Map showing the Conference location, the Isle of Wight, south coast, UK
View from Gore Cliff west to Blackgang, Isle of Wight, UK

Introduction & Aims

The Isle of Wight Centre for the Coastal Environment, Isle of Wight Council, invites you to attend the International Conference on ‘Landslides and Climate Change – challenges and solutions' to be held in Ventnor on the south coast of the Isle of Wight, UK, on the 21-24 th May 2007.

This event follows two previous successful international geotechnical conferences:

•  In 2002 ‘ Instability - Planning and Management' Ventnor, Isle of Wight , UK .

•  In 1991 ‘Slope Stability Engineering - Developments and Applications', Shanklin, Isle of Wight , UK .

There has been a very positive response to Bulletin No.1, issued in March 2006, from potential delegates wishing to attend this four day Conference, including leading landslide experts worldwide. A comprehensive Conference Proceedings Volume is being prepared and will be published by the distinguished publishing firm of Balkema in May 2007; it is expected to become an innovative and important international reference volume. Thank you to all the authors who submitted excellent papers for inclusion in the Proceedings.

The European Commission supports the aims and objectives of the Conference, which include publication of the results of the multi-national EU LIFE Environment project ‘RESPONSE' (2003-2006) – a transferable regional-scale methodology for mapping the coastal evolution and risks arising from climate change.

The purpose of this Conference is to examine the evidence of historical and potential climate change causing an increase in natural hazards and risk both at the coast and inland, to exchange ideas, solutions and good practice for proactive planning, management and risk mitigation.

Climate change is not a new phenomenon; the World's climate has always been changing. The majority of scientific opinion now agrees that human influences on the global climate are detectable above and beyond natural changes and that these effects are accelerating. However, whether our changing climate is due to natural cycles or human-induced causes makes little difference to the impacts that it will have and the necessity to implement a planning response. Many communities are become increasing vulnerable to natural hazards as the impacts of climate change are felt.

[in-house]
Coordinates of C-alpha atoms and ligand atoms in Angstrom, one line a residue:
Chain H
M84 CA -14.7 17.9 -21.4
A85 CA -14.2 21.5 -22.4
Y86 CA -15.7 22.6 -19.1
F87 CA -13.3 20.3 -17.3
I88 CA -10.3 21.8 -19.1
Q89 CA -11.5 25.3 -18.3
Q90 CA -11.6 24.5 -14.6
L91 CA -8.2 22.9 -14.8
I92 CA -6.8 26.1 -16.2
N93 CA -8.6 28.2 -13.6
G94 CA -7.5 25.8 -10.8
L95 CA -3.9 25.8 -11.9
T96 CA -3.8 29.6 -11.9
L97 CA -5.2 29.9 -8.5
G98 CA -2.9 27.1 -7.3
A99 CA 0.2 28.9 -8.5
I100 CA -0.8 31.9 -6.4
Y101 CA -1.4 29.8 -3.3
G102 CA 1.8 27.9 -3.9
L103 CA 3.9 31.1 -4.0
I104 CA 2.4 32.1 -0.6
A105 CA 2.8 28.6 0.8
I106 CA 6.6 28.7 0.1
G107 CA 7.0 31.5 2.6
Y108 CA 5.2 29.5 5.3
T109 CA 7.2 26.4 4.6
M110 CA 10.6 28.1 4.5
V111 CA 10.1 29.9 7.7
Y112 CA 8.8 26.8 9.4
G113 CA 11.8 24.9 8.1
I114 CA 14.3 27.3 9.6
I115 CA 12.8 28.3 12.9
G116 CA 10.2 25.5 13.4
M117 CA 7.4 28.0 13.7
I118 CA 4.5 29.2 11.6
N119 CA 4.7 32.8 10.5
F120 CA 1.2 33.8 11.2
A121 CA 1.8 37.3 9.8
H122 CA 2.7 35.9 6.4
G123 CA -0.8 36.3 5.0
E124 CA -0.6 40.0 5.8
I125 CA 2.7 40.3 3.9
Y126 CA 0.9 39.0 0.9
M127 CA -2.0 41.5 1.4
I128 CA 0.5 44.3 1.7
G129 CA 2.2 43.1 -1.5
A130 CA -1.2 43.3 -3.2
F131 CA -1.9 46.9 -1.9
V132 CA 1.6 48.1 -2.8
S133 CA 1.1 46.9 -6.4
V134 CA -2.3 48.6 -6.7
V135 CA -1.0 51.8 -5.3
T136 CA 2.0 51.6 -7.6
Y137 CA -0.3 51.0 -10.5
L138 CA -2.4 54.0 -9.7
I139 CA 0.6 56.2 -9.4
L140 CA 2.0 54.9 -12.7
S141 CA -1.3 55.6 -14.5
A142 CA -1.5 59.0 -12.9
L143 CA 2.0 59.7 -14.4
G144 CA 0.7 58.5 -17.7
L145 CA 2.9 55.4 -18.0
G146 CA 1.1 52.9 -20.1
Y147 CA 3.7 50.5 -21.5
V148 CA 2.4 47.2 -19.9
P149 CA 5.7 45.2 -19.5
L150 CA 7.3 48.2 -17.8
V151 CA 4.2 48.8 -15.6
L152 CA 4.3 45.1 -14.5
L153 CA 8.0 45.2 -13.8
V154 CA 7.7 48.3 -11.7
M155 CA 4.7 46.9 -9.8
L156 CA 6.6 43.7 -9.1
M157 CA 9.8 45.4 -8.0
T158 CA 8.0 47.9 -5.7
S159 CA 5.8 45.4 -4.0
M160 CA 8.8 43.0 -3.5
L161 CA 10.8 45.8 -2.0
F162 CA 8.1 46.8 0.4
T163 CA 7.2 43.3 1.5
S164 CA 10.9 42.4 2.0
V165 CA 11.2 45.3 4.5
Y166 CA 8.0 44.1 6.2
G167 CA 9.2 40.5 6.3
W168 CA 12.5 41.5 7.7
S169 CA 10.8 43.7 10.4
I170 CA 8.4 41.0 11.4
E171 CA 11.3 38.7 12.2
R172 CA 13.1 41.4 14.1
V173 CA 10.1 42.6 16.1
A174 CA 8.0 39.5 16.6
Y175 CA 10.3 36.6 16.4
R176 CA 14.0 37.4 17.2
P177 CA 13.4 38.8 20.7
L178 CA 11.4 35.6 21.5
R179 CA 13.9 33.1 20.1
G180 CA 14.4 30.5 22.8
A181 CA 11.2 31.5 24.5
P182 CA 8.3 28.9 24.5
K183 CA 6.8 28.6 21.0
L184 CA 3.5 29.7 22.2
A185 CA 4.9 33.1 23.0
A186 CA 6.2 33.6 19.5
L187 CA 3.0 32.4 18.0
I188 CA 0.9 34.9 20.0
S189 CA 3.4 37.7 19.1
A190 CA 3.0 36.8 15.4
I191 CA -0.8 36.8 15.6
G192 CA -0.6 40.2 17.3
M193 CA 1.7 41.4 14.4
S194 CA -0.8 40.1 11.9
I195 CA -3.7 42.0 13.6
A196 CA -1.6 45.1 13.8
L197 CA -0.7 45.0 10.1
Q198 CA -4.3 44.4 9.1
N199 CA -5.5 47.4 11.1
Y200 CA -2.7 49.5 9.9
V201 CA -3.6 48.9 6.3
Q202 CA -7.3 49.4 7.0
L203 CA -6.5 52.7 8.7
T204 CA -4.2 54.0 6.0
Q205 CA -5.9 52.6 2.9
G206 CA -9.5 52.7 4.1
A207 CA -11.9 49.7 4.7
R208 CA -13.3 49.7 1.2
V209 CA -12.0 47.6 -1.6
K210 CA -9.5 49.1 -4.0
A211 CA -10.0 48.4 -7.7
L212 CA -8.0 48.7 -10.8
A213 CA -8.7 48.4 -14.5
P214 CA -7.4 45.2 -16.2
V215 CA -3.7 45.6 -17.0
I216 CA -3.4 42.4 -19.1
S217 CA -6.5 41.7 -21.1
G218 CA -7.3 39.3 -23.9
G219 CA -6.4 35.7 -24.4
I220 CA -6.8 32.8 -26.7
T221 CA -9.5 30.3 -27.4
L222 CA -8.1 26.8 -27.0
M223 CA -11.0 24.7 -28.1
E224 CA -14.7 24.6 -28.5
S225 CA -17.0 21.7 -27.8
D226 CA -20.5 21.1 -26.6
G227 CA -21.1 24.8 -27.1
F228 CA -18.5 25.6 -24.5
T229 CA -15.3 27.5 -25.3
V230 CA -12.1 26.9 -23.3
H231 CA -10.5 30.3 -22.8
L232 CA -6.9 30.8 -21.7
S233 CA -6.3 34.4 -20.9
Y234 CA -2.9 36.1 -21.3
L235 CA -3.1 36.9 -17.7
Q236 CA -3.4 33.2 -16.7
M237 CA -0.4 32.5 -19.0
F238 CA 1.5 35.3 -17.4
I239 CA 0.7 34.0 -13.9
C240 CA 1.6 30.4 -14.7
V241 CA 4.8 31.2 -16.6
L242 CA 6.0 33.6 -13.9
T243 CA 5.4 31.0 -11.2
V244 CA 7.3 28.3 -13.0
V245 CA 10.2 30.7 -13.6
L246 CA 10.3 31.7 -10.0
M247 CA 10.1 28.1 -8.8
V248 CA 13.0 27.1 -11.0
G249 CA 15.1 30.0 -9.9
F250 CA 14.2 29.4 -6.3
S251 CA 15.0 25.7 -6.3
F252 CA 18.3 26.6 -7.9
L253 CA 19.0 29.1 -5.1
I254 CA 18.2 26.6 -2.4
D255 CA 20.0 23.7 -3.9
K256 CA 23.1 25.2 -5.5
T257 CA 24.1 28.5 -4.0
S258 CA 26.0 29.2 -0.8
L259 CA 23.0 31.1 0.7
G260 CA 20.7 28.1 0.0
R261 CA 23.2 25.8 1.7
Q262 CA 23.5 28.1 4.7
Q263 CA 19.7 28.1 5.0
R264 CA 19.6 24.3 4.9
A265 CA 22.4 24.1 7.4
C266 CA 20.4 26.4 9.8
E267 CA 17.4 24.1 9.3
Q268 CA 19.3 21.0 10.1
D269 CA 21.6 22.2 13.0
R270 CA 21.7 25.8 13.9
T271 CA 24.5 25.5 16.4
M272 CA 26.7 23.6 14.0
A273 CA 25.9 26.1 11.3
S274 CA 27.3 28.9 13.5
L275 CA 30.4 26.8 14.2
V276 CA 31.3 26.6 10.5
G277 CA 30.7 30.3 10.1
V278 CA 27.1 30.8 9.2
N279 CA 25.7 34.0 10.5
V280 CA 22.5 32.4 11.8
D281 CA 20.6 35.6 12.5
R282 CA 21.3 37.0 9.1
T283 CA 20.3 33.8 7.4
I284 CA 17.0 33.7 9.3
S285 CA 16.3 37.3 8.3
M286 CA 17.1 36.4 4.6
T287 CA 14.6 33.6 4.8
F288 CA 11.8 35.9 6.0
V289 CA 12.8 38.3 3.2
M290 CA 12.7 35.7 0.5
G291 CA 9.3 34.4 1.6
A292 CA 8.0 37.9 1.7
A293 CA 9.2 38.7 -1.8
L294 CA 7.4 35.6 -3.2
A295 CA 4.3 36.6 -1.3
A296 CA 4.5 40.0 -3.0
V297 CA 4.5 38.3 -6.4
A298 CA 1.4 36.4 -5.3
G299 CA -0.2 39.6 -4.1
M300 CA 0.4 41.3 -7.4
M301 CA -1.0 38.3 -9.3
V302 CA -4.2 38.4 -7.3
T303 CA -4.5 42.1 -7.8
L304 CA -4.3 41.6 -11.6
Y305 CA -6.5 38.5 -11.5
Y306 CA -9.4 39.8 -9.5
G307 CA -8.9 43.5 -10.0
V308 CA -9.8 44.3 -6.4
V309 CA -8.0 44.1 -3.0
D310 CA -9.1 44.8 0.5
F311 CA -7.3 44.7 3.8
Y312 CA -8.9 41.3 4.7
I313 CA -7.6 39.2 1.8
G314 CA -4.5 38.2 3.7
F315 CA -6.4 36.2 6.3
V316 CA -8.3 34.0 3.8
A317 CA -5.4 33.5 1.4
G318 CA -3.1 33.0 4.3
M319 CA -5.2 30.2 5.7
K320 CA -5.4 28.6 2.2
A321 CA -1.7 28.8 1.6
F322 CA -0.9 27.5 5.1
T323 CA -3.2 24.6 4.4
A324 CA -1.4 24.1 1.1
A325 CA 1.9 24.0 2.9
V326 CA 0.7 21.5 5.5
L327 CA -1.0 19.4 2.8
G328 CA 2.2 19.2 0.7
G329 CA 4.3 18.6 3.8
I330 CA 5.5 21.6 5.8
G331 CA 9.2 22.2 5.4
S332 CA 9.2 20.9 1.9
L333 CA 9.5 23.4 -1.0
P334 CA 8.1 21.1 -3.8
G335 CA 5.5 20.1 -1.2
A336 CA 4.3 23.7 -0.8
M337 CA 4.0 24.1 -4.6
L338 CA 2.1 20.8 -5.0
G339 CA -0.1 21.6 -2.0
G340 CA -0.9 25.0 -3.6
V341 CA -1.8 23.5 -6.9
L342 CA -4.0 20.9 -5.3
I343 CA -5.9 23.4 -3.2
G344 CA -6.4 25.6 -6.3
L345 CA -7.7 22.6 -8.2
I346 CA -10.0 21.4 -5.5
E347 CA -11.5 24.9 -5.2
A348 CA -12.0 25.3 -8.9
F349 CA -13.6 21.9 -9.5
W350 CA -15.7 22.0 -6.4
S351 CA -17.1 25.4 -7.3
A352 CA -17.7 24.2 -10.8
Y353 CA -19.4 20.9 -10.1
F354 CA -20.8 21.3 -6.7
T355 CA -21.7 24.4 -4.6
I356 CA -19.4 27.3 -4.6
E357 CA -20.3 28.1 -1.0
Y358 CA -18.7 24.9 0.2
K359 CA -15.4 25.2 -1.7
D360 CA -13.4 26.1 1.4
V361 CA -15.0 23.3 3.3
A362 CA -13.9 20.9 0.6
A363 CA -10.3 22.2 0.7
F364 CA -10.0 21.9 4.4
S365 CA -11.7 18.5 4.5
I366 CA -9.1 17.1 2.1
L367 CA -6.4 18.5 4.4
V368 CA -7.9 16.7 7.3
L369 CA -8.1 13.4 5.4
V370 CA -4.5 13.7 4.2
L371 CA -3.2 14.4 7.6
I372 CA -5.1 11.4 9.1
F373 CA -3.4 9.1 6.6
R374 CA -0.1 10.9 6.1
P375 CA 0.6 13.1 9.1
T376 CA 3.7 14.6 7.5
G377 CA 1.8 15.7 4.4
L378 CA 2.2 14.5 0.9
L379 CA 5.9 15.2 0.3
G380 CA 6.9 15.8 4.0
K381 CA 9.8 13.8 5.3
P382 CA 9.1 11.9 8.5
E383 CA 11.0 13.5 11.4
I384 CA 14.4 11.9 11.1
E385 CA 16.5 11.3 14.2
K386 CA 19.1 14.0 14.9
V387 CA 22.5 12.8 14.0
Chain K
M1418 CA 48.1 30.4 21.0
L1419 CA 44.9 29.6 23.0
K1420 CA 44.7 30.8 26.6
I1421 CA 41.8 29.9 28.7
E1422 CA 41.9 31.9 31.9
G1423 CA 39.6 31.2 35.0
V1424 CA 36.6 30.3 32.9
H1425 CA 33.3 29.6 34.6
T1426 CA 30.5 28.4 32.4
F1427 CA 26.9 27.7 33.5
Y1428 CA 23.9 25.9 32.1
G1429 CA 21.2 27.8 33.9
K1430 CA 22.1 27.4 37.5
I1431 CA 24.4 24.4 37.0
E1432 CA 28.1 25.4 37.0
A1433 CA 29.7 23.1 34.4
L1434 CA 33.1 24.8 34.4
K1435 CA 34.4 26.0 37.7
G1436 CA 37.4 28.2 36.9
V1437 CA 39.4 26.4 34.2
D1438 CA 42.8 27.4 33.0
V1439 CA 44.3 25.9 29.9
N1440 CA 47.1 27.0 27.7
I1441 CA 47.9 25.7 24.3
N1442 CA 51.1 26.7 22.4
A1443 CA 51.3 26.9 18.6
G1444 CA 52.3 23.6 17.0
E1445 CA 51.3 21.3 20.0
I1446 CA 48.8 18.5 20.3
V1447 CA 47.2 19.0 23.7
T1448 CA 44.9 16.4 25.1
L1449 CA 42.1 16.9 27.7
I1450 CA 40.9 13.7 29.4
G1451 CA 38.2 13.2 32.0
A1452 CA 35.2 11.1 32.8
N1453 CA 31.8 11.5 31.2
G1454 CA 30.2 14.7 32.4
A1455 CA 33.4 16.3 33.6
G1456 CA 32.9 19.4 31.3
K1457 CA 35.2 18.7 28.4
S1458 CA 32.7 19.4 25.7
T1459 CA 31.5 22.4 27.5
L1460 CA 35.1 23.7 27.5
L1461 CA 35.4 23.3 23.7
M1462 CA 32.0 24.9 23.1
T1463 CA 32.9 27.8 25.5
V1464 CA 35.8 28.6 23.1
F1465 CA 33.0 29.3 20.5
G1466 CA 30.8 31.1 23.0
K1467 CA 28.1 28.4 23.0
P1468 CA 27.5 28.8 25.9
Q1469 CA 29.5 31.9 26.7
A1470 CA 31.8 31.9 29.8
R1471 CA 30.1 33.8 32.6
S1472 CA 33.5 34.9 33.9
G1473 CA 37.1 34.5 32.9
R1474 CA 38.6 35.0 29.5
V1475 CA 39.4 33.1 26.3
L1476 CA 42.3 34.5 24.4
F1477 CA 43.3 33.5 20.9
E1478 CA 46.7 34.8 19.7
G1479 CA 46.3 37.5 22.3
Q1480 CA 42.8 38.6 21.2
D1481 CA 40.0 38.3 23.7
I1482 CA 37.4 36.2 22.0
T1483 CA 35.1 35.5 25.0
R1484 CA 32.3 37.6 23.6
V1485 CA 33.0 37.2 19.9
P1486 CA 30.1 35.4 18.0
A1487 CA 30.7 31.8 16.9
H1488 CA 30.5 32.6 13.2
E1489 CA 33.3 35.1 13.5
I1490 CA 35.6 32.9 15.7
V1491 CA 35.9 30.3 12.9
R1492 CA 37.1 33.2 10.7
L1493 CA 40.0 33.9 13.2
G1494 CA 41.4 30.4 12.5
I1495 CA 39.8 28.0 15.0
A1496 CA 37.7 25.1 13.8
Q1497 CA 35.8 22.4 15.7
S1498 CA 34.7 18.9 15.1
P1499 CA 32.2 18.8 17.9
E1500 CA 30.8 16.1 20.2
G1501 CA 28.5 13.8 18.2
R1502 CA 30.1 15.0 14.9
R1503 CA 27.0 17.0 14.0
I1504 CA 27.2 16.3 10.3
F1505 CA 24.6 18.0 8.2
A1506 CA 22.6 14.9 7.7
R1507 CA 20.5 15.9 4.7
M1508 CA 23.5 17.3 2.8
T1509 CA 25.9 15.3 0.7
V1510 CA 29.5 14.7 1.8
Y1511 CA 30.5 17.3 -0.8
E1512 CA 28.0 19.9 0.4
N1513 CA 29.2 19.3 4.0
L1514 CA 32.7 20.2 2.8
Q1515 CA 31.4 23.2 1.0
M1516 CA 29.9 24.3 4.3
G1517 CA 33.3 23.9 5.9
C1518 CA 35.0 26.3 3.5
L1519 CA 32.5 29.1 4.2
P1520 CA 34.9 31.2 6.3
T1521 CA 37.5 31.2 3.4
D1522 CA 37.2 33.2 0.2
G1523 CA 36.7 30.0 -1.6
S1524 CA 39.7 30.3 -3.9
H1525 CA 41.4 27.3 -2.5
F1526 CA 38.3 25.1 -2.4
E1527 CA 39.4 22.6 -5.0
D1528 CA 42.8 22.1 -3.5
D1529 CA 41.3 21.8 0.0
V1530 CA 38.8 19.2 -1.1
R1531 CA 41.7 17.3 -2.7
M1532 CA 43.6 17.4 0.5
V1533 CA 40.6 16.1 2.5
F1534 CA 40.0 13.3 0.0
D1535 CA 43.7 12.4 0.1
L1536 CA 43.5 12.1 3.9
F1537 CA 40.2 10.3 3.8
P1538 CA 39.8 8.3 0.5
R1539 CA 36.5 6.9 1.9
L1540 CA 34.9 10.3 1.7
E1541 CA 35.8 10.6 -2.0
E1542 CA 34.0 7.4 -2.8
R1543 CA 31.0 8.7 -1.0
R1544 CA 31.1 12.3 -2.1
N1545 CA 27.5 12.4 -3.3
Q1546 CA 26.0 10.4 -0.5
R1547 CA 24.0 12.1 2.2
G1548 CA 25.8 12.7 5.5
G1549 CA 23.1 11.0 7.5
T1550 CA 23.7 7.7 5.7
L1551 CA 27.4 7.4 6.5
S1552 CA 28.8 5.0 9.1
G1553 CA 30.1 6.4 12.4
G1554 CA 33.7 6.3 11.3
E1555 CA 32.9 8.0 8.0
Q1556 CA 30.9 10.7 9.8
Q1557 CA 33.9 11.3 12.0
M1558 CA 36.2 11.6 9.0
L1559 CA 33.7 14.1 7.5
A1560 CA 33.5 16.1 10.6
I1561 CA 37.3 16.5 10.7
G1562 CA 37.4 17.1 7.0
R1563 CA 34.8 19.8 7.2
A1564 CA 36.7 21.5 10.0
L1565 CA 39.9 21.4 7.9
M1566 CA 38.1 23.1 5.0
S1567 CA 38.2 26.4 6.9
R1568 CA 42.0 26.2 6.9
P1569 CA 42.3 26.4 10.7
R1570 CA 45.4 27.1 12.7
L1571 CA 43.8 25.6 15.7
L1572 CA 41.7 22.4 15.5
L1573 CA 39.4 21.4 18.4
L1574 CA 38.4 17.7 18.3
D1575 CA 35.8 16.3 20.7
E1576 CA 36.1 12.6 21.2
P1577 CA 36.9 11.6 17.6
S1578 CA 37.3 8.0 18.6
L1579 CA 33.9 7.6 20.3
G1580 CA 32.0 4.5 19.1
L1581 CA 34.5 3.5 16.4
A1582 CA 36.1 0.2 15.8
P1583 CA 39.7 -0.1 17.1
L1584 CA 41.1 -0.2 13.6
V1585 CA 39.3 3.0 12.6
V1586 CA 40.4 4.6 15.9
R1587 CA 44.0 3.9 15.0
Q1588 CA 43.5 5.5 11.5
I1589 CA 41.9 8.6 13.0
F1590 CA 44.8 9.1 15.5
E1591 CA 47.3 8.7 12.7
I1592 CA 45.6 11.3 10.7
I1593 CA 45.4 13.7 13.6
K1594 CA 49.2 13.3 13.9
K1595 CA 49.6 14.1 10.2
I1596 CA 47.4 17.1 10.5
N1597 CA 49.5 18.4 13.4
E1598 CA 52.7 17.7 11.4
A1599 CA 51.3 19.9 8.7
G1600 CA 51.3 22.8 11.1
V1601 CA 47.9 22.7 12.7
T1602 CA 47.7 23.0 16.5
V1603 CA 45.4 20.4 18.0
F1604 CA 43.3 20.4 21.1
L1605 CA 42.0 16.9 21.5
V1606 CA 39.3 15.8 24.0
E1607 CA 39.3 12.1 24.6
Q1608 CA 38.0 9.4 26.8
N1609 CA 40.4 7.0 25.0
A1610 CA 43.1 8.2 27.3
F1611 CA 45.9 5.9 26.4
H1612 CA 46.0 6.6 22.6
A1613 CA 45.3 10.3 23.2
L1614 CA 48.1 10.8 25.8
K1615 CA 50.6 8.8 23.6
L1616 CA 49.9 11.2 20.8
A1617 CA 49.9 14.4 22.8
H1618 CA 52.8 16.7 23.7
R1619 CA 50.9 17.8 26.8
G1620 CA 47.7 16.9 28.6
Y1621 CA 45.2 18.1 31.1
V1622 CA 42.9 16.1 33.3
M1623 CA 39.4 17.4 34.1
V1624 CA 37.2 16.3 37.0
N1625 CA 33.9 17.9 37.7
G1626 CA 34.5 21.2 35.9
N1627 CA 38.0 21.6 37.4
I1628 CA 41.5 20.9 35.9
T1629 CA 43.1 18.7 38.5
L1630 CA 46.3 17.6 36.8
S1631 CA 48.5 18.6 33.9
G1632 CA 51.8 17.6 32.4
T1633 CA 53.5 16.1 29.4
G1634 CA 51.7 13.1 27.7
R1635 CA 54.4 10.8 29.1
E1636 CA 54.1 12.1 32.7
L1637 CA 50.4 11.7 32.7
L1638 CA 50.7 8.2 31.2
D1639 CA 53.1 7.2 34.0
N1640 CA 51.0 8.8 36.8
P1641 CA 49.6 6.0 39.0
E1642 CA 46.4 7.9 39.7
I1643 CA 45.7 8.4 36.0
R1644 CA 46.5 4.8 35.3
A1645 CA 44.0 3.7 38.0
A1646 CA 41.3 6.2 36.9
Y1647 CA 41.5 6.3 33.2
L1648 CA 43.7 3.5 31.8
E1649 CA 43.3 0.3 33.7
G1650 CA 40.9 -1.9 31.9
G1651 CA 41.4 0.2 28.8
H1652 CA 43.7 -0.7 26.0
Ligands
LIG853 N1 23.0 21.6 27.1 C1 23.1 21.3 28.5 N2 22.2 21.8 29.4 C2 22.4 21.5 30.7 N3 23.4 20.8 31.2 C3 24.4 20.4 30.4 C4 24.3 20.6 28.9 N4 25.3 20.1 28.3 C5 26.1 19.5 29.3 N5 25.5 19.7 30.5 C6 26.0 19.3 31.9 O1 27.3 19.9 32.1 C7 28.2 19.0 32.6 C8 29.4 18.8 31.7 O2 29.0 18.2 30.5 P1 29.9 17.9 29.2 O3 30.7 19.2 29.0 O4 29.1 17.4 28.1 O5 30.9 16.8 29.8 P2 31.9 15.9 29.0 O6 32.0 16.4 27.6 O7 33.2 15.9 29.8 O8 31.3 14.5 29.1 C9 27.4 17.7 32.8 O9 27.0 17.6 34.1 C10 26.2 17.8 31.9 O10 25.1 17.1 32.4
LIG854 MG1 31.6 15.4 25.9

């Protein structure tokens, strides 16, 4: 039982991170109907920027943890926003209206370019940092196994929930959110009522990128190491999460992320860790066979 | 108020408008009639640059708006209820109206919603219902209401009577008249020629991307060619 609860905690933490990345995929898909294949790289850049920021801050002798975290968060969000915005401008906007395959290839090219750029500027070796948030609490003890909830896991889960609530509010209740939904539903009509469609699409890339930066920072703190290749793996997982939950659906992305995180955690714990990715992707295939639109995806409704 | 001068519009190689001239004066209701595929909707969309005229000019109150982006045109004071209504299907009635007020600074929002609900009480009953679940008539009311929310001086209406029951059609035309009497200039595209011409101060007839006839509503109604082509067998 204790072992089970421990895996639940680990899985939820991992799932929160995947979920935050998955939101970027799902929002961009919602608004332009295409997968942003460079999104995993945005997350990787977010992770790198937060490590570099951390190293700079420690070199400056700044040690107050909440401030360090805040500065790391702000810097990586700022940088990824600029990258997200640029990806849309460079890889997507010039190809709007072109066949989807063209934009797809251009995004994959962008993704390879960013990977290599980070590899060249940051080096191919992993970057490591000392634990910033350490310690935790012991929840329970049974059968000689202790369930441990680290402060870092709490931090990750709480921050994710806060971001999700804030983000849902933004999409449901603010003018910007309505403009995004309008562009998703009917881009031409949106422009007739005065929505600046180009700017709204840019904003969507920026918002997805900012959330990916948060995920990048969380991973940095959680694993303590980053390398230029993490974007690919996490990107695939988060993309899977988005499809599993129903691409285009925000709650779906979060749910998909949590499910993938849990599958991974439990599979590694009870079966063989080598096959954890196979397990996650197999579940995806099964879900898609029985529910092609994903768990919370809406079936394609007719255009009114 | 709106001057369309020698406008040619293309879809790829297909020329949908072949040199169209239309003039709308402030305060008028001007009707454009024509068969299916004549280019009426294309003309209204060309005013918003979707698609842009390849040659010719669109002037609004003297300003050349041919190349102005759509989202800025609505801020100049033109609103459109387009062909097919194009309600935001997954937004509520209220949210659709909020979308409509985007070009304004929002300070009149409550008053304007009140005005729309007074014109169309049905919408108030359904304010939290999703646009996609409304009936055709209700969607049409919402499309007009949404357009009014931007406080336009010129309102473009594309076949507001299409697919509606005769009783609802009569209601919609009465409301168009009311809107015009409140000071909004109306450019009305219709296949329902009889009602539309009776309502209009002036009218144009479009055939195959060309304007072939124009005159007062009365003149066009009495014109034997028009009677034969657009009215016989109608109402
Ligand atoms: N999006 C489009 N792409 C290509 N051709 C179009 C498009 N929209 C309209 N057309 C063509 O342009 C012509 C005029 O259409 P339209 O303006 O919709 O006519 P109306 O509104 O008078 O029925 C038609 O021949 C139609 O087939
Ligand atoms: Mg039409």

The UN Secretary-General Kofi Annan, United Nations stated, “Climate change is not a prognosis, it is a reality that is, and will increasingly bring, human suffering and economic hardship”. Recent extreme weather events have highlighted the vulnerability of our society to the potential impacts of climate change and the associated social and economic costs that we are facing now and in future years.

In view of the impacts of climate change there is a need to adopt a proactive approach to geohazard management, based on monitoring, quantitative assessment, prediction and planning. Advances in geohazard modelling and prediction provide an opportunity for vulnerable communities to prepare for the impacts of climate change, whilst the implementation of effective long-term planning solutions requires an integrated and multidisciplinary approach involving scientists and all stakeholders.

The International Conference on ‘Landslides and Climate Change' aims to provide a favourable environment for planners, engineers, developers, scientists and politicians concerned with natural hazards and coastal change to discuss and exchange research findings, ideas and good practice.

The Conference will address the following key questions:
•  What historical evidence exists that links climate change with changing hazards and risk?
•  How is climate change likely to increase hazard and risk at the coast and inland?
•  How can the link between climate change and geohazards be quantified?
•  How can technology be used to manage hazard and risk?
•  What is the role of the insurance industry in hazard and risk management?
•  What techniques have been used to protect against the impacts of climate change?
•  How can sustainable solutions be developed for the future given high levels of uncertainty?
•  What evidence is needed to convince decision-makers and inform planning policy?
•  How can we best present information for use by planners and the public?

Through the examination of these issues the conference will identify steps towards solutions to the climate change and geohazard challenges now and in the future.

Undercliff Drive A3055 road failure, Isle of Wight, UK
Gore Cliff rockfall and mudslide, Isle of Wight, UK
Blackgang landslide, Isle of Wight, UK
View from Gore Cliff west to Blackgang, Isle of Wight, UK
Undercliff Drive A3055 road failure, Isle of Wight, UK
Gore Cliff rockfall and mudslide, Isle of Wight, UK